After the 1984 Olympics, Seibert competed for another year or two, then skated in ice show tours before shifting to choreography and directing, mostly for the show Stars on Ice, founded in 1986 to showcase gold medalist Scott Hamilton. Describing that period as the “golden age” of skating, Seibert was part of the creative team that in 2003 won a Primetime Emmy Award for choreography.
Seibert also worked for several years on a live ice-dancing show for the Canadian Broadcasting Corporation called “Battle of the Blades” that paired professional hockey players with figure skaters.
As a child growing up in the Pittsburgh area, Seibert wasn’t considered for training as a competitive skater until he was 13 and by then was too old to perform solo, with its emphasis on jumping. But his coach at the time specialized in ice dancing, so that’s where he gravitated. Today Seibert occasionally coaches recreational skaters; he has students at rinks in Katonah and Newburgh. “I like to teach adults with a focus on health and exercise — it’s so much fun,” he says. “Other coaches think I’m out of my mind, but I love skating in a different way, not in a competition mode.”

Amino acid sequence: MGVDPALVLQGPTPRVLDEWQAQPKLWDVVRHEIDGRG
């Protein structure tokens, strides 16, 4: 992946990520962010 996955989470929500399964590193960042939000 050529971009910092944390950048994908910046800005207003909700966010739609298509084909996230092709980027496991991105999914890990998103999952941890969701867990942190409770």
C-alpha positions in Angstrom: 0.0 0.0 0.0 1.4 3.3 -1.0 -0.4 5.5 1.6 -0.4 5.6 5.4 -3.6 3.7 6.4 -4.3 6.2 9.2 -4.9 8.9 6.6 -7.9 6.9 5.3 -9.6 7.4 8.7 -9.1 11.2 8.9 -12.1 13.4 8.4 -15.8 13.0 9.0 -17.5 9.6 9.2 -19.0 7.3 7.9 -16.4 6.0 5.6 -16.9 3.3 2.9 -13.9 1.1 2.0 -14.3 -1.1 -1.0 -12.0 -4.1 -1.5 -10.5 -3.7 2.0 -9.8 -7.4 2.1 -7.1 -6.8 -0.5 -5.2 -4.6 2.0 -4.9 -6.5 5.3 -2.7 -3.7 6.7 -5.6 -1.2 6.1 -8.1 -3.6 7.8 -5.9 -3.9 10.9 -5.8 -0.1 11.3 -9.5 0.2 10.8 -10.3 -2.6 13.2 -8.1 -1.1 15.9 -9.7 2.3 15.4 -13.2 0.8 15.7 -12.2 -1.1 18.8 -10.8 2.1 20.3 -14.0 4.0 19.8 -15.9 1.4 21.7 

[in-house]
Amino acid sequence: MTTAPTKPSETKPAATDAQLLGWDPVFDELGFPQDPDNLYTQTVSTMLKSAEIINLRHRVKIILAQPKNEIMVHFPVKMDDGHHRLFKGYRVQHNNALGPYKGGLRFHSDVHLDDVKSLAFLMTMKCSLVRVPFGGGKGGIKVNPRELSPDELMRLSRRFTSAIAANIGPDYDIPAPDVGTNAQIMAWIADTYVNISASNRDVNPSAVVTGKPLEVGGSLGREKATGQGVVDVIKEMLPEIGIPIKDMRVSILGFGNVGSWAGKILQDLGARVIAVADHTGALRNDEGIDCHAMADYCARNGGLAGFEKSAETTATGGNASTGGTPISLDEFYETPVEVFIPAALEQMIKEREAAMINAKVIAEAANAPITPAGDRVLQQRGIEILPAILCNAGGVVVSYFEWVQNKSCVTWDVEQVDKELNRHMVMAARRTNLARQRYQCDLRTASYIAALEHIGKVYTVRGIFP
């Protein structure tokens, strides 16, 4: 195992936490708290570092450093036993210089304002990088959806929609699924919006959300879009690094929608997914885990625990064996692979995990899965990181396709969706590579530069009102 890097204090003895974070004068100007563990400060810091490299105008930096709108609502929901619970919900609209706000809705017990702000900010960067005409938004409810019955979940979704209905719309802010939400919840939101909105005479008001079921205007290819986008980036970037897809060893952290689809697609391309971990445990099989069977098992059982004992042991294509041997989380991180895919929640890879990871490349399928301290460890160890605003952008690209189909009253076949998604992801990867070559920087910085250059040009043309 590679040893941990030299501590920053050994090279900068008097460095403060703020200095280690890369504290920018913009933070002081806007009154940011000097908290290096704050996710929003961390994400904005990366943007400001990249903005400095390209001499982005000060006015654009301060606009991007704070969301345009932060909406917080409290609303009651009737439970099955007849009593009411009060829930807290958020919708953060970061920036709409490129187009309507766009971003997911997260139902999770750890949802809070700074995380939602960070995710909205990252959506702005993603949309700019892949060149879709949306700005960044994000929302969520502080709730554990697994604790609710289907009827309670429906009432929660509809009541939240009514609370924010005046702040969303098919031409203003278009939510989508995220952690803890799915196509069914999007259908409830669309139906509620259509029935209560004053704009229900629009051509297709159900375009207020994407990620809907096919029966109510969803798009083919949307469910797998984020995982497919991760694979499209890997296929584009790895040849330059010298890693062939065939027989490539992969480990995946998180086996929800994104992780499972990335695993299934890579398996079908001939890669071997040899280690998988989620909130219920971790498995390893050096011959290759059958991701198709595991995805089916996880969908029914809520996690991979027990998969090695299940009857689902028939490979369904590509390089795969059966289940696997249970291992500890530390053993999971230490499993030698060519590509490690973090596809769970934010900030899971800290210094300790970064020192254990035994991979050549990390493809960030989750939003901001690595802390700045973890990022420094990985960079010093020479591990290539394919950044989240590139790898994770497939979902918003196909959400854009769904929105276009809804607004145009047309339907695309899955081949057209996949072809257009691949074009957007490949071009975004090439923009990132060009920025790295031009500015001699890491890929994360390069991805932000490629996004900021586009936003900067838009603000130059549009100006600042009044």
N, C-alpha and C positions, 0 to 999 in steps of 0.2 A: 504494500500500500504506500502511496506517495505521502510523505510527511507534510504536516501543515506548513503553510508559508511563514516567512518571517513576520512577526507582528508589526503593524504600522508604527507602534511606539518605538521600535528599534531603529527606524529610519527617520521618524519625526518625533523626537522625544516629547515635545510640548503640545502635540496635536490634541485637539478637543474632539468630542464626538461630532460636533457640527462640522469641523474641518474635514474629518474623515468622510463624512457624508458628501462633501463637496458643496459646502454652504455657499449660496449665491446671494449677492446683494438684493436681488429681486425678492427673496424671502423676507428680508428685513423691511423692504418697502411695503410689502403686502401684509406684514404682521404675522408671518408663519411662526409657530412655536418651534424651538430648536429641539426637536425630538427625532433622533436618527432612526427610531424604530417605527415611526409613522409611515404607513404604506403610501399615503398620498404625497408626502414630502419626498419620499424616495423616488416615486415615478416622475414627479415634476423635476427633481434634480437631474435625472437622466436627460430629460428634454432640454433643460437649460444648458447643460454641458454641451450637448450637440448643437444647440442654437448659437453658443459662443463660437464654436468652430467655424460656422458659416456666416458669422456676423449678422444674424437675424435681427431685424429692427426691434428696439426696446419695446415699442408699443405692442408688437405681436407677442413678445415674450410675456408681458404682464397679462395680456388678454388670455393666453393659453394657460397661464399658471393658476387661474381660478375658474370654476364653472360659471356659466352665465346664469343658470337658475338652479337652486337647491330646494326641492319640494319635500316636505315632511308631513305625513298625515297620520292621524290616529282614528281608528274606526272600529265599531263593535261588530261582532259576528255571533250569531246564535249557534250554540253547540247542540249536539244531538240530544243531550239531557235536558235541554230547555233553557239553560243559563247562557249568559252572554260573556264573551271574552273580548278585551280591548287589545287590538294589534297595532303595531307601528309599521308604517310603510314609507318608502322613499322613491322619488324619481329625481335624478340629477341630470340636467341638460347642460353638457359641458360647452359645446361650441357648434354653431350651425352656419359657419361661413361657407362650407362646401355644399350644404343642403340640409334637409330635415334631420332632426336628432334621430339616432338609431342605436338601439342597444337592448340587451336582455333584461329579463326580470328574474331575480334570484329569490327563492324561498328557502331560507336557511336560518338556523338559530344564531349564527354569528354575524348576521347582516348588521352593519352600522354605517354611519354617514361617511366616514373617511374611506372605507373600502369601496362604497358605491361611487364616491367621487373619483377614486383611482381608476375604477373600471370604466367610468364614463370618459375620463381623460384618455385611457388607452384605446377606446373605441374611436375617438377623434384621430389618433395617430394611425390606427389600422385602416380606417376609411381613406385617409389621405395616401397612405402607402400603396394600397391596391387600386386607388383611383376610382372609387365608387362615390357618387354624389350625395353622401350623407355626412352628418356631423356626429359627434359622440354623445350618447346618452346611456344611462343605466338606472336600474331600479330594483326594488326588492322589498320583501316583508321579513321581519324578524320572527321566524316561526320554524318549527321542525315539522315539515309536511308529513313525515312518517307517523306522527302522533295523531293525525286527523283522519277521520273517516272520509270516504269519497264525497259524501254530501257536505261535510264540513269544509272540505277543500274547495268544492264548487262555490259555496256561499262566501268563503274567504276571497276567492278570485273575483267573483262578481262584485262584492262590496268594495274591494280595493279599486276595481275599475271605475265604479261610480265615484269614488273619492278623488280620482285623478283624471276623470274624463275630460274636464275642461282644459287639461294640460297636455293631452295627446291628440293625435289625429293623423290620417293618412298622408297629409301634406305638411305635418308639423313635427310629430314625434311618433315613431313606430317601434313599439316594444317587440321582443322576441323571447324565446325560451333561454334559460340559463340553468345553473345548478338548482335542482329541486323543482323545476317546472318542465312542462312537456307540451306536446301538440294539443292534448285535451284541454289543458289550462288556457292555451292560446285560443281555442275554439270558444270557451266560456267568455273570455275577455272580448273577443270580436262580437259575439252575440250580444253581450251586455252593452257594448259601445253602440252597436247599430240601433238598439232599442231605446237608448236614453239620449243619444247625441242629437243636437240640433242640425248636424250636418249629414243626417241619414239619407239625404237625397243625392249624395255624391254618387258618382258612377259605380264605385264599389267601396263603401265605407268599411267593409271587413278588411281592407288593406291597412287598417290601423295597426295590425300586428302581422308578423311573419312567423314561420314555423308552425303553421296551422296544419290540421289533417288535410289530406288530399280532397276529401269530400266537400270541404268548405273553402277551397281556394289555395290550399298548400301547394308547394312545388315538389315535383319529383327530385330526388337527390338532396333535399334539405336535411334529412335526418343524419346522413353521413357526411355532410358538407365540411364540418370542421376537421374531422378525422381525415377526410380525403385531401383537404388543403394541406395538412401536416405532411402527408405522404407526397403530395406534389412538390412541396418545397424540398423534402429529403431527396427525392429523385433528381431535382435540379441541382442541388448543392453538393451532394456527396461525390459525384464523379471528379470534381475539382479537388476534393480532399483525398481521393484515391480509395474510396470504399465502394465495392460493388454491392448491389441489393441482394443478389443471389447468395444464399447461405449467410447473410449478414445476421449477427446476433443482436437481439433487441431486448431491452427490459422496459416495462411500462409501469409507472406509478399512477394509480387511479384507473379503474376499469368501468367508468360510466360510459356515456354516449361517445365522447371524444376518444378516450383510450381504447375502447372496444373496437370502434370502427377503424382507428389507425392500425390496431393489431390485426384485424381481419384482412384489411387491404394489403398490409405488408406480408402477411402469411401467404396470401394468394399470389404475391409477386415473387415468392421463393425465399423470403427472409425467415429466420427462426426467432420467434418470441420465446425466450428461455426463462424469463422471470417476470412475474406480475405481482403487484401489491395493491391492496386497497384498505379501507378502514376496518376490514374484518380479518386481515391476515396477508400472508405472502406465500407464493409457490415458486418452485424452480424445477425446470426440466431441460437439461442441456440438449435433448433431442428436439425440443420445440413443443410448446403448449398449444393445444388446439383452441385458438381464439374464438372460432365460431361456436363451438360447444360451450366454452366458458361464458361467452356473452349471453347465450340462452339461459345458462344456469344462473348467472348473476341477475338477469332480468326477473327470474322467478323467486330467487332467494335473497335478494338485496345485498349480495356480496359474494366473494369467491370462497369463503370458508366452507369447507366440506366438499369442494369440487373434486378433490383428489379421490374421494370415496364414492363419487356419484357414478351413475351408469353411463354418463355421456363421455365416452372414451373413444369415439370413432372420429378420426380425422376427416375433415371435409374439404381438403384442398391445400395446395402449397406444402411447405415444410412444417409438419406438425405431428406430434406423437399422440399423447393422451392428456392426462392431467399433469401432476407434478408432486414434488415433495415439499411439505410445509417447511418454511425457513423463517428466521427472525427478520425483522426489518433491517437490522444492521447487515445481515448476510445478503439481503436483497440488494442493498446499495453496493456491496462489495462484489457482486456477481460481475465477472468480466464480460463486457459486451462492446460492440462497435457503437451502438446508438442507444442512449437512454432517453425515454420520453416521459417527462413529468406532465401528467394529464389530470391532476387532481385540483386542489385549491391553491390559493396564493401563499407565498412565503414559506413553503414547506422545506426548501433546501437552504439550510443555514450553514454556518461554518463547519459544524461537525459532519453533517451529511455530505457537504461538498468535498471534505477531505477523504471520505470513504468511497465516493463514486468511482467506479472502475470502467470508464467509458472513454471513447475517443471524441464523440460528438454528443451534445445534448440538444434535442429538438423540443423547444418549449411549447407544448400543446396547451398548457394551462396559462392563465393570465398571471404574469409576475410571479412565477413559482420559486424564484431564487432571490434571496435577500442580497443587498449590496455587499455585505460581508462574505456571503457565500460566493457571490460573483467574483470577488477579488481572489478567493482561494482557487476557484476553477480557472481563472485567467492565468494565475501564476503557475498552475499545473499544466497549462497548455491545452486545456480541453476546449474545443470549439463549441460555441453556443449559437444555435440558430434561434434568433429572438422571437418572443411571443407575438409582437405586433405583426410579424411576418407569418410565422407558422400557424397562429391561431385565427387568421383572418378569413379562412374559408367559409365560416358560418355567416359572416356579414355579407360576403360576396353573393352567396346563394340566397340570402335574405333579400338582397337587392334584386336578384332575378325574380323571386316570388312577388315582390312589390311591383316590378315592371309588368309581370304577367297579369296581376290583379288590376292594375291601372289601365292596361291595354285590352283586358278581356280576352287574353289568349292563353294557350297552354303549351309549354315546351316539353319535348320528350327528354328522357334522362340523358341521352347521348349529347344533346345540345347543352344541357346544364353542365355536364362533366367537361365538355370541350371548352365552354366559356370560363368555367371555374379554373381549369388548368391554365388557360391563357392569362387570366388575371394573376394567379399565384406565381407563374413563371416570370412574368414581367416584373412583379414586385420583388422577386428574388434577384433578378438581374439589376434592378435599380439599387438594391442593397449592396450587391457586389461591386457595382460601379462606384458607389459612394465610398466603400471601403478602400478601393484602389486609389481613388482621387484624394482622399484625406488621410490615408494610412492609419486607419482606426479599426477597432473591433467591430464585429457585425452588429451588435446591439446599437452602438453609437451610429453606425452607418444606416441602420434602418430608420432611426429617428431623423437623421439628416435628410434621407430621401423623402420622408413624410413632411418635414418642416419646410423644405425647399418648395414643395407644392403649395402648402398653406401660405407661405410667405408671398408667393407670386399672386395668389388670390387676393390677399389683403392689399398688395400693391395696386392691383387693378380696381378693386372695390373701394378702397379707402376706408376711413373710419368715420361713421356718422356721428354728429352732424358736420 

While working on Stars on Ice, Seibert lived for about six months in a Manhattan loft, which he decorated. The results, featured in Metropolitan Home and Elle Décor, led to other commissions and got him thinking about a new career. He honed his skills after a move to Palm Springs, California (his work there was featured in Interior Design), and came to realize that his experience working on ice shows translated well.
Catching Up with Judy Blumberg
Blumberg, who grew up in Tarzana, California, first skated with Seibert in 1979. “You know when you move similar to someone, when your knees work with someone,” she has said. While ice dancers typically used ballroom music, the pair became known for using songs preferred by figure skaters, including selections by Elvis Presley and Patsy Cline.
They parted ways in 1992. Blumberg wanted to continue skating but Seibert was ready to come off the ice to choreograph and direct.